Like Following, Memento was a noir-influenced story that also played with chronology. In this case, the story is told backwards, in part, to give viewers a sense of disconcertment similar to what the memory-challenged protagonist feels. In addition, Memento also had a much bigger budget, between $5 and $10 million, but was still shot in 25 days, primarily in run-down motels in Burbank, California.

Memento focuses on Leonard Shelby, played by Australian actor Guy Pearce, who is suffering from anterograde amnesia. The amnesia comes as a result of being bashed in the head by the same man who sexually assaults and kills Shelby's wife. In Shelby's case, this kind of memory loss means that though he does remember his life up until the incident, he cannot remember anything beyond about 15 minutes at a time. Shelby had been employed as an insurance investigator, and uses his skills to find who murdered his wife and hurt him. Because of his amnesia, Shelby goes to extremes to retain knowledge, including Polaroid pictures and tattooing information on his body. There are other characters Shelby meets along the way, such as femme fatale Natalie (played by Carrie-Ann Moss) and Shelby's shifty friend Teddy (played by Joe Pantoliano), but Shelby is unsure if he can trust or believe them in any way. Set in Los Angeles, the film begins with Shelby killing the man he believes committed the crime.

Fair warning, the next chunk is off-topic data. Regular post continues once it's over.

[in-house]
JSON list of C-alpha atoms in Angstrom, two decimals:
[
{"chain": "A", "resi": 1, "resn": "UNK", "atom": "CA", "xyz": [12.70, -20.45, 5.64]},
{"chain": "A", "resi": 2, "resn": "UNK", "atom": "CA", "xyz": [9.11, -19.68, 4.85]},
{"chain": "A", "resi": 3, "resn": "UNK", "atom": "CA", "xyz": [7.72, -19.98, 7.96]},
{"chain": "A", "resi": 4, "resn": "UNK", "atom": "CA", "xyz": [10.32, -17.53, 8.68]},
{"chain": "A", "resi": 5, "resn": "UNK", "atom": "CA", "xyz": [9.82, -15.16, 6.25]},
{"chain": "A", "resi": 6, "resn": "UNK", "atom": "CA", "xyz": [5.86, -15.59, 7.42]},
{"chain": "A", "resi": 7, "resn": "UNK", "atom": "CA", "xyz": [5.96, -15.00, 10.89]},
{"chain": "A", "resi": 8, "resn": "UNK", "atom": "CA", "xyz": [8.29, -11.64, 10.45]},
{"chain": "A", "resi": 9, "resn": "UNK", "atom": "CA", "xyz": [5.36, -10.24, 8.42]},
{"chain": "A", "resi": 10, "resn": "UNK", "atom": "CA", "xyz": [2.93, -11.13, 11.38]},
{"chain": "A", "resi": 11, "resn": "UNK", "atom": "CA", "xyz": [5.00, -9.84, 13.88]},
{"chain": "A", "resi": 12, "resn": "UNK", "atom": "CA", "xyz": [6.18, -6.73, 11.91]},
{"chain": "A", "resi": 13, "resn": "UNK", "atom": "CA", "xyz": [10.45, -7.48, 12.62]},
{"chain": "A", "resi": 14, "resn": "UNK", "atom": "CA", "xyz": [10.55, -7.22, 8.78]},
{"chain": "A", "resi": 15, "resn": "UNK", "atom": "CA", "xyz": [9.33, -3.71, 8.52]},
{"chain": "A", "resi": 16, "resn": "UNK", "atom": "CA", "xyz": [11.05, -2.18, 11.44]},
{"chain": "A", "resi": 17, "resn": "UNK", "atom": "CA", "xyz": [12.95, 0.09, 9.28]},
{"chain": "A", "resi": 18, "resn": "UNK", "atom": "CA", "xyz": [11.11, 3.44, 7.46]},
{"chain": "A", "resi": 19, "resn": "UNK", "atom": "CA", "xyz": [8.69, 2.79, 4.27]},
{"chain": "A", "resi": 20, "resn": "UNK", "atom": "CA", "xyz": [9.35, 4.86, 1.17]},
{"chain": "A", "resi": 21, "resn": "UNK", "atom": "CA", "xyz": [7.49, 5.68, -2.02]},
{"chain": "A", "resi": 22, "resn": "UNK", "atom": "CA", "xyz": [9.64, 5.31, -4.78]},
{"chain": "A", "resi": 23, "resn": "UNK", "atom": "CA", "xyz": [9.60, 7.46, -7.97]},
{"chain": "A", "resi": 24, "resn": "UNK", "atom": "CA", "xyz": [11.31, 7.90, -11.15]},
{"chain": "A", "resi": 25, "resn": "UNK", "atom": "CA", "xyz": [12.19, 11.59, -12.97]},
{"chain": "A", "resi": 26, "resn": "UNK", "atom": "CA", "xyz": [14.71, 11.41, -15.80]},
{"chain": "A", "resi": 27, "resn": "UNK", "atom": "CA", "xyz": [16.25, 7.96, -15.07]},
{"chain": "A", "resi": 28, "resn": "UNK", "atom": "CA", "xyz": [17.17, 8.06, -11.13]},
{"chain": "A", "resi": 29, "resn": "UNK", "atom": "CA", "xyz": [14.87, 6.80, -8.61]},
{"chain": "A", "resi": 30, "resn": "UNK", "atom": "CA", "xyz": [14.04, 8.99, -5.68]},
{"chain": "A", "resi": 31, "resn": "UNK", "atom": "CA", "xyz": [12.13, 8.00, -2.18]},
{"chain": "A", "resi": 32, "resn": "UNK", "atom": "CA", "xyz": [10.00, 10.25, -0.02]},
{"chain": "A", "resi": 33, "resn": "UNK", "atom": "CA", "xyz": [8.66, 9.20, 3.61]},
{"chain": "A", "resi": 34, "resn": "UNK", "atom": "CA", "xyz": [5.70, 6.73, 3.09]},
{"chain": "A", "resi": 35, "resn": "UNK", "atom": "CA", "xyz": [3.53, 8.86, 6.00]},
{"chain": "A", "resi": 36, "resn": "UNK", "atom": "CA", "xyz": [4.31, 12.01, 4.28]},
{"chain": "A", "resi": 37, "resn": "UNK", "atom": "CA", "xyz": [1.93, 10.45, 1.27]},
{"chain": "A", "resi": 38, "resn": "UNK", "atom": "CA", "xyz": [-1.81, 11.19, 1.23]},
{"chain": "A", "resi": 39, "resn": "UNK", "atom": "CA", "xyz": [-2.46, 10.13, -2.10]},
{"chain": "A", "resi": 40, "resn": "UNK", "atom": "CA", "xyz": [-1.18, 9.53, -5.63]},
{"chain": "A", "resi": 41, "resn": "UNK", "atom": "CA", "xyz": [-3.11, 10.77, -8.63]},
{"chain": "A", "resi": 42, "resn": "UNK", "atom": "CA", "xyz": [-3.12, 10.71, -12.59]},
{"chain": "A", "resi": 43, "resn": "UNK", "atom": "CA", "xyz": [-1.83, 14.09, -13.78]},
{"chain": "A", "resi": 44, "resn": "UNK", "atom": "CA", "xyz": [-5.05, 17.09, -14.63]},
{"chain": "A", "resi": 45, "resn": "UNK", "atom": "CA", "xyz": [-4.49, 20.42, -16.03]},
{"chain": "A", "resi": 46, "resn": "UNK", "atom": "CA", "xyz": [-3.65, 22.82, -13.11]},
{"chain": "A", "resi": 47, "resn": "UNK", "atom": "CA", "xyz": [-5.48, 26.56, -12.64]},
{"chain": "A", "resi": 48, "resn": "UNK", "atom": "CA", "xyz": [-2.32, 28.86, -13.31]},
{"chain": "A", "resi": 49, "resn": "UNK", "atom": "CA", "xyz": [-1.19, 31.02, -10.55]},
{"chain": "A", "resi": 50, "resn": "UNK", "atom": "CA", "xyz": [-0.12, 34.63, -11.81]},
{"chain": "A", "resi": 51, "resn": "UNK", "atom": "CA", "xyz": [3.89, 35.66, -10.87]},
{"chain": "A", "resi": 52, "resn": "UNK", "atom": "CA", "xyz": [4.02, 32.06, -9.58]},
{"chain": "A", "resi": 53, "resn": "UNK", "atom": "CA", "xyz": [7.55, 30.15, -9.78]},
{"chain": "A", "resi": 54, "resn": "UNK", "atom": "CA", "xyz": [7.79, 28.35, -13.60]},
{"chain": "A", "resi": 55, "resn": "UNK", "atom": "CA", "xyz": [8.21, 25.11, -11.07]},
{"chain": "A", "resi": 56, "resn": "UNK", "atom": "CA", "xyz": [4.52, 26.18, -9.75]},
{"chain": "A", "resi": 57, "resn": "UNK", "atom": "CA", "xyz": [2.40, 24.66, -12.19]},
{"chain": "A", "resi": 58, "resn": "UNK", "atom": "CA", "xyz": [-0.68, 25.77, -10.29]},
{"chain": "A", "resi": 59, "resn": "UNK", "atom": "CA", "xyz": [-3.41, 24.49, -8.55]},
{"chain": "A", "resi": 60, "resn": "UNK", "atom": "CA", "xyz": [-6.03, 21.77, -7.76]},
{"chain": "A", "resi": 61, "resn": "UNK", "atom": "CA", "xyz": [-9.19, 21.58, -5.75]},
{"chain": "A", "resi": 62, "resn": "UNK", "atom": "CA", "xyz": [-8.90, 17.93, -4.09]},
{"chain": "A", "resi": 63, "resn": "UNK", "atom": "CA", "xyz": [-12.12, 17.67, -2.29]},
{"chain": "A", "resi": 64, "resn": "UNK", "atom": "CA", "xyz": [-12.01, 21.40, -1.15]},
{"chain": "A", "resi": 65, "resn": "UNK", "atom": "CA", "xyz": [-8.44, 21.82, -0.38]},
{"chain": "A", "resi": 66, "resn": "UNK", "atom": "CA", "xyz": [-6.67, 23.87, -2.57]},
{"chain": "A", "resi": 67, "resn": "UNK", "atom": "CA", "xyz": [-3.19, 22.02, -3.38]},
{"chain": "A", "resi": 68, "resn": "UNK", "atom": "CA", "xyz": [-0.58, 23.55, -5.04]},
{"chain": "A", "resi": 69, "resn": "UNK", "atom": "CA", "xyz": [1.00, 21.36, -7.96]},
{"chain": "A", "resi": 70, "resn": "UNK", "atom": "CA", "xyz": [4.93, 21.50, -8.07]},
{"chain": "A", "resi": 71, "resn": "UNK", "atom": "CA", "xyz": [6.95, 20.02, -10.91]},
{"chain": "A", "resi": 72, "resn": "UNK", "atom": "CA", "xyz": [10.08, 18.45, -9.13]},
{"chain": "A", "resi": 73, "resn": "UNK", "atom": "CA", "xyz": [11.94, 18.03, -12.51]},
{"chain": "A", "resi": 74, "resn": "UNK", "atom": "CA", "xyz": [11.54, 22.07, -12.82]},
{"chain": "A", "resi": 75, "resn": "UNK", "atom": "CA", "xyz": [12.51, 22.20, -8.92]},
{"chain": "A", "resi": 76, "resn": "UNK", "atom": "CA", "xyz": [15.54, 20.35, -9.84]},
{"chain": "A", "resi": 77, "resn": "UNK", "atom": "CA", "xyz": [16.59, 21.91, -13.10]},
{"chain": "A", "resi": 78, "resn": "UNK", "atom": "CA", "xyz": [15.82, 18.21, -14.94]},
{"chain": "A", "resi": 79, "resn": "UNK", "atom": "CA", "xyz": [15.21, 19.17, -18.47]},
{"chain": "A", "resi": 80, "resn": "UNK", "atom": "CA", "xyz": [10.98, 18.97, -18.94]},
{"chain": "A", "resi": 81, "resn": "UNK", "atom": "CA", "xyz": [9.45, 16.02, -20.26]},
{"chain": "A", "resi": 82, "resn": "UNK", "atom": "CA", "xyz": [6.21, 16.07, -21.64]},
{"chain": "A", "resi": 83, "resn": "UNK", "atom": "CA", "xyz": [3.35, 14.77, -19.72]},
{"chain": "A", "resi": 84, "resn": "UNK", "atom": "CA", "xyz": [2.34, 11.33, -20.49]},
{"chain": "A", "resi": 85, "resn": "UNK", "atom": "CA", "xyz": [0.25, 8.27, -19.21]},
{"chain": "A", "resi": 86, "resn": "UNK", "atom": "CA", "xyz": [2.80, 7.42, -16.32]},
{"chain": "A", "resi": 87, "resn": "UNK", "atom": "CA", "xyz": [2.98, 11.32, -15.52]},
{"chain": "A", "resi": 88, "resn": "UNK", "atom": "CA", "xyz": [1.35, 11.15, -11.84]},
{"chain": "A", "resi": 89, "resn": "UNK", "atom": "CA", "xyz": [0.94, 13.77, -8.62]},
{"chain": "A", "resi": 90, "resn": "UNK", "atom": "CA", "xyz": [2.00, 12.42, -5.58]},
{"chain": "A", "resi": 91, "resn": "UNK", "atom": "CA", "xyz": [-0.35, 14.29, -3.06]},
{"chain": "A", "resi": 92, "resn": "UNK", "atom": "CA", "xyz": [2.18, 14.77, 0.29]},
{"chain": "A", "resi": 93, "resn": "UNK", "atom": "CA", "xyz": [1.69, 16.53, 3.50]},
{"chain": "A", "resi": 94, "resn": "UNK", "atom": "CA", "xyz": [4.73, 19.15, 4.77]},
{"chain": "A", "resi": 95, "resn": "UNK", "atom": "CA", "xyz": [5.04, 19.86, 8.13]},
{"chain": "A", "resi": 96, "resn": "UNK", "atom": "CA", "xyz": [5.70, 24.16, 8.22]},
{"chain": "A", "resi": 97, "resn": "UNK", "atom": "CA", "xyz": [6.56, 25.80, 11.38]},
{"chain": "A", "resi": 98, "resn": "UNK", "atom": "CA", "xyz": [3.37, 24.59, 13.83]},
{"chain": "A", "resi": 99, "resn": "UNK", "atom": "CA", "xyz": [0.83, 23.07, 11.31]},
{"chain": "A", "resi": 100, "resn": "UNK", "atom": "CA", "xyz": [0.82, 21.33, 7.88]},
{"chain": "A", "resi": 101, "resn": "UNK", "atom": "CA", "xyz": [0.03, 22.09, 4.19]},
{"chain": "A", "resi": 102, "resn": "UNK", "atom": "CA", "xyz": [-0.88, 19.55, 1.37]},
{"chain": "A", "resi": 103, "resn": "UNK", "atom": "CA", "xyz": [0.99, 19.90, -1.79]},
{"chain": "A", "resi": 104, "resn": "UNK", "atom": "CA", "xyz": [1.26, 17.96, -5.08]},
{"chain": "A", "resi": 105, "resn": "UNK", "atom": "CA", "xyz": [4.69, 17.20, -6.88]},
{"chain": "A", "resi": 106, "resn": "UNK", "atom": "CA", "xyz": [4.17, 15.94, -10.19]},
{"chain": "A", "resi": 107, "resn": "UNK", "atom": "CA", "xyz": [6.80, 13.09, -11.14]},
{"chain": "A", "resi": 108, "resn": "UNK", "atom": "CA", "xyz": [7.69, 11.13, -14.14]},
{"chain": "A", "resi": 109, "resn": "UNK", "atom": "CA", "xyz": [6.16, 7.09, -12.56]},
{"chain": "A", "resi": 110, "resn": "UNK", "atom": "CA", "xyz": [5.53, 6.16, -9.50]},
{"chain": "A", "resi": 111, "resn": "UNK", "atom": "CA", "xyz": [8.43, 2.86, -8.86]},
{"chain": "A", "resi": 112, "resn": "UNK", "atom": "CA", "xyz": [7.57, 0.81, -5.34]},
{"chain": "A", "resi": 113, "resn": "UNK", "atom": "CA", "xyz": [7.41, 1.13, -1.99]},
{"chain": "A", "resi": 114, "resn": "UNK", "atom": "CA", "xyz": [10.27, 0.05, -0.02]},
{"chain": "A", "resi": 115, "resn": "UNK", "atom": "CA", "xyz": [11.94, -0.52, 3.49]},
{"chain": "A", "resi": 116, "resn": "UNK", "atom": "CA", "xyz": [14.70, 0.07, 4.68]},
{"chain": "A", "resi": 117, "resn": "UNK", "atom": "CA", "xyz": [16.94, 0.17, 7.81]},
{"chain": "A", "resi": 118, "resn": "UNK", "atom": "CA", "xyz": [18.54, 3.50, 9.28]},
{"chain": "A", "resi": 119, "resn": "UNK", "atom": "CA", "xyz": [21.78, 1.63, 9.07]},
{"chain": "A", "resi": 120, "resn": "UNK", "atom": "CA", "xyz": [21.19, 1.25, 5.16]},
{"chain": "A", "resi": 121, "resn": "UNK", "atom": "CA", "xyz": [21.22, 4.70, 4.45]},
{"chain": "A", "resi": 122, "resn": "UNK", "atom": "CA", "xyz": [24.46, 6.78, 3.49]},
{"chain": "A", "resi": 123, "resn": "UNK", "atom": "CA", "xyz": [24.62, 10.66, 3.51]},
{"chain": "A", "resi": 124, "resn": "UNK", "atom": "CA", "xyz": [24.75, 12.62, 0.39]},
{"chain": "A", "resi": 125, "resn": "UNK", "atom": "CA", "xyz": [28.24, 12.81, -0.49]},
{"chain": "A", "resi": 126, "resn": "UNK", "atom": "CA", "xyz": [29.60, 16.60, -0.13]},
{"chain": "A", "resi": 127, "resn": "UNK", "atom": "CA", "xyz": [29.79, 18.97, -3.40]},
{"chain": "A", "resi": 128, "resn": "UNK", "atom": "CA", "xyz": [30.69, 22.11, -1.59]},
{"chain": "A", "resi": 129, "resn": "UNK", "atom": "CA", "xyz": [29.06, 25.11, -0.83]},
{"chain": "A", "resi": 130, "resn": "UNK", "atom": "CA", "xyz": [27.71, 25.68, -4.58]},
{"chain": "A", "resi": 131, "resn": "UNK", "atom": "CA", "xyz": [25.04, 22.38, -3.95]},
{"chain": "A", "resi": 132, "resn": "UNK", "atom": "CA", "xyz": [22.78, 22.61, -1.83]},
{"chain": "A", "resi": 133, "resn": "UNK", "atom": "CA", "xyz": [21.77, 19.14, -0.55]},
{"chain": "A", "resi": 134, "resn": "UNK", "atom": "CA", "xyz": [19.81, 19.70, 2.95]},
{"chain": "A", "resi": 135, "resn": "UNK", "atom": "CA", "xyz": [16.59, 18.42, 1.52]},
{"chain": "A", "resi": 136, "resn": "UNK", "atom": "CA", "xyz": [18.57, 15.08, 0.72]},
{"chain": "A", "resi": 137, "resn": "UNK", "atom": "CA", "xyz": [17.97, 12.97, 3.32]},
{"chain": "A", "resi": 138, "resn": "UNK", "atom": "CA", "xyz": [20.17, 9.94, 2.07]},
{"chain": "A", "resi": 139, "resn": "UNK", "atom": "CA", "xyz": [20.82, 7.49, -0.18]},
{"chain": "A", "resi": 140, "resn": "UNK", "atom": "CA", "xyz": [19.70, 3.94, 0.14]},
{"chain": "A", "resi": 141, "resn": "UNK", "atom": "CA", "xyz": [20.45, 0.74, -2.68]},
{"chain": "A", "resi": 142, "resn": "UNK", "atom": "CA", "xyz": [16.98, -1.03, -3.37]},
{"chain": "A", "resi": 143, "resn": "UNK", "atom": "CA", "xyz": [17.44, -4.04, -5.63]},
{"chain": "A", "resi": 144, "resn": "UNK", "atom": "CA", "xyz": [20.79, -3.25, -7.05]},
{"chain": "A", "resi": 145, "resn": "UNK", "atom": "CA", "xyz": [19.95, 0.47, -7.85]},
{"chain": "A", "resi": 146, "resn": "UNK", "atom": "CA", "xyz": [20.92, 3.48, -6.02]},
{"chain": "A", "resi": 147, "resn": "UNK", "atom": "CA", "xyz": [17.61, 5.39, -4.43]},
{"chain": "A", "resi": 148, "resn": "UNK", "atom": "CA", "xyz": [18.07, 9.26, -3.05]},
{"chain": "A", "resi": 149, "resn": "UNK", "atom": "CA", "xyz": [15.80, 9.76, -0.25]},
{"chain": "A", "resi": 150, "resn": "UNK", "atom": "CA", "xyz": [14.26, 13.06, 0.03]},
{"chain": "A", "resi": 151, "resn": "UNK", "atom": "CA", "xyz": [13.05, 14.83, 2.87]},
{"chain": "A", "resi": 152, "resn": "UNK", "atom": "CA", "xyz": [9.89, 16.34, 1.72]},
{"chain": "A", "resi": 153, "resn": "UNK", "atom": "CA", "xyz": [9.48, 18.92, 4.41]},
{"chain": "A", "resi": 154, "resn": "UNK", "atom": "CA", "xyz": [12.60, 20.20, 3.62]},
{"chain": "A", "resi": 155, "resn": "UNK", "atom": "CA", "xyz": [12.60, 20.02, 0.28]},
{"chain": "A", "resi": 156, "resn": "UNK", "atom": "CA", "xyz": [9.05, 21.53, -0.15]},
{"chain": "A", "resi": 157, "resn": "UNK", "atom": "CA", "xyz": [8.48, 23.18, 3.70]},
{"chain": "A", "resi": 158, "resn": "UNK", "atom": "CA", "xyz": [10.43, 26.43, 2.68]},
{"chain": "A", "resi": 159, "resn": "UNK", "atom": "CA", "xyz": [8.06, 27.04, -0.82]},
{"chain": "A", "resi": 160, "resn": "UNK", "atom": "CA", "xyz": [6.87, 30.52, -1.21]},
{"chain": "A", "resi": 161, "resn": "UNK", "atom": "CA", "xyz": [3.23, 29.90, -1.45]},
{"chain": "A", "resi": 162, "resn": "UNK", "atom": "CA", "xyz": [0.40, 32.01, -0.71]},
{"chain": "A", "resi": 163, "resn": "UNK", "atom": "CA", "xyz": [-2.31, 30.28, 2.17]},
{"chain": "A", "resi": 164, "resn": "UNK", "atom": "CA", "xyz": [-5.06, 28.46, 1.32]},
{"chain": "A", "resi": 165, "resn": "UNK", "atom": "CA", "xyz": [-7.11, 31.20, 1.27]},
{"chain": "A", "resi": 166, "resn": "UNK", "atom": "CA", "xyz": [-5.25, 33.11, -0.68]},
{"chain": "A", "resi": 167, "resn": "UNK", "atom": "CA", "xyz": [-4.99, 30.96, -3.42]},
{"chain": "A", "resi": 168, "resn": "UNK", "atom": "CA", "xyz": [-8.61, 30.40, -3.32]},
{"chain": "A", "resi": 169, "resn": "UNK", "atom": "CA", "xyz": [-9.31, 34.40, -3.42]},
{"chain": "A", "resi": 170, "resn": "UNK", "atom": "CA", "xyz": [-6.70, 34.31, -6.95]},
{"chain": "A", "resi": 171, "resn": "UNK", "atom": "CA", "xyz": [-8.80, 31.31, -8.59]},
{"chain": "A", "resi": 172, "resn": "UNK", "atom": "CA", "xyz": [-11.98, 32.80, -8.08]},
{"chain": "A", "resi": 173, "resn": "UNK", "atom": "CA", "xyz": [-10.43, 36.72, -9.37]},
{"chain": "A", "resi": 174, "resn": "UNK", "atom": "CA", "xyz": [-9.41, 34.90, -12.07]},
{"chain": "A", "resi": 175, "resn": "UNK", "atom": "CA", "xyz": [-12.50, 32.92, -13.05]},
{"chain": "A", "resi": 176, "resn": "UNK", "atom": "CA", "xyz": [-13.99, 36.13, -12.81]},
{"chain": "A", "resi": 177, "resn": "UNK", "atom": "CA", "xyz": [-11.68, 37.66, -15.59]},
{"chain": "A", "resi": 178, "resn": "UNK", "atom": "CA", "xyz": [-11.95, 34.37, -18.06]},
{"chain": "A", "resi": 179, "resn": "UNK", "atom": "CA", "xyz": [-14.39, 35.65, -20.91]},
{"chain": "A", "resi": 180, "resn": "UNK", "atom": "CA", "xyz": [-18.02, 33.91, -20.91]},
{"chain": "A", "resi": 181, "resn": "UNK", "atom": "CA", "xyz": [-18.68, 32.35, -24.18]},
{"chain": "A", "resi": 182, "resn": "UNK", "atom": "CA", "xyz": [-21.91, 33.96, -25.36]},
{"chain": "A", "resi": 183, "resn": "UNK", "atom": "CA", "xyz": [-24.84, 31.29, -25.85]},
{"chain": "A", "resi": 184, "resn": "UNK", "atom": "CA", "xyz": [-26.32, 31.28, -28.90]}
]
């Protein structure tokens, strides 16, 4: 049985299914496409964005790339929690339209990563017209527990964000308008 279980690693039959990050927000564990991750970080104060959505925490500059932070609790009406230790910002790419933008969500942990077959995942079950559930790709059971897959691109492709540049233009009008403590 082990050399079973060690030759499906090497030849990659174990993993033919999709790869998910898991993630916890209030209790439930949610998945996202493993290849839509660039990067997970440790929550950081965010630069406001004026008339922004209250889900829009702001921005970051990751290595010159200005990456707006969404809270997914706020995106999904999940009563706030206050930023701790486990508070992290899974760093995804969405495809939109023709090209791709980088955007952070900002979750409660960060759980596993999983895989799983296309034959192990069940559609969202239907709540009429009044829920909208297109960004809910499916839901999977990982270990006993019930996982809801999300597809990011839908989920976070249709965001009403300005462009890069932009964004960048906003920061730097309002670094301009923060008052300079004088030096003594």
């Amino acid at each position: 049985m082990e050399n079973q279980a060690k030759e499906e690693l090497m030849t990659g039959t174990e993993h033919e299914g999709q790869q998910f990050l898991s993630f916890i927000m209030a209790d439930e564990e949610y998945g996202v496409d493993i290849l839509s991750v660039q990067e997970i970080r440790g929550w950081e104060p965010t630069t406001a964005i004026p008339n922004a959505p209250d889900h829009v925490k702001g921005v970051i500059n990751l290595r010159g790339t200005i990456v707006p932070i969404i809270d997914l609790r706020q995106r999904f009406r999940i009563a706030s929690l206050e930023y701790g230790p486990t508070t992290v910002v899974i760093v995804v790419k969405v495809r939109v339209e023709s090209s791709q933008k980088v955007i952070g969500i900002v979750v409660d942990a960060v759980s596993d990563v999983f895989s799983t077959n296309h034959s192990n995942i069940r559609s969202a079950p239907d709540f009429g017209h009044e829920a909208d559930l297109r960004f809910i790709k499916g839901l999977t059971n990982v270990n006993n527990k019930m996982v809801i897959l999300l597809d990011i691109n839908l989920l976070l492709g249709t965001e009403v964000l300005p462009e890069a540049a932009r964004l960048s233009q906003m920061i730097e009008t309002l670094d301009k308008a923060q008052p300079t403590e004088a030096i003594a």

The three years Nolan spent creating Memento were well-spent. It was a critical favorite and was nominated for numerous awards. Critics were especially appreciative of how challenging it was to audiences, a goal that Nolan had set for himself. He told James Mottram of the Independent : "One of the things I was interested in trying to do with this kind of revenge story is create an unsettling experience. It seems to me that too often in films, things that should be disturbing aren't. I was interested in reclaiming some of these concepts, such as revenge, and making the audience look at them in a slightly different way than they might with other movies where the revenge element is simply an excuse to view the main character going off and killing someone." Reviewing the film in Newsweek, Jeff Giles picked up on this aspect, noting "Nolan's film demands intense concentration. It's an exhausting, exhilarating movie that reminds us how passive we've become as moviegoers."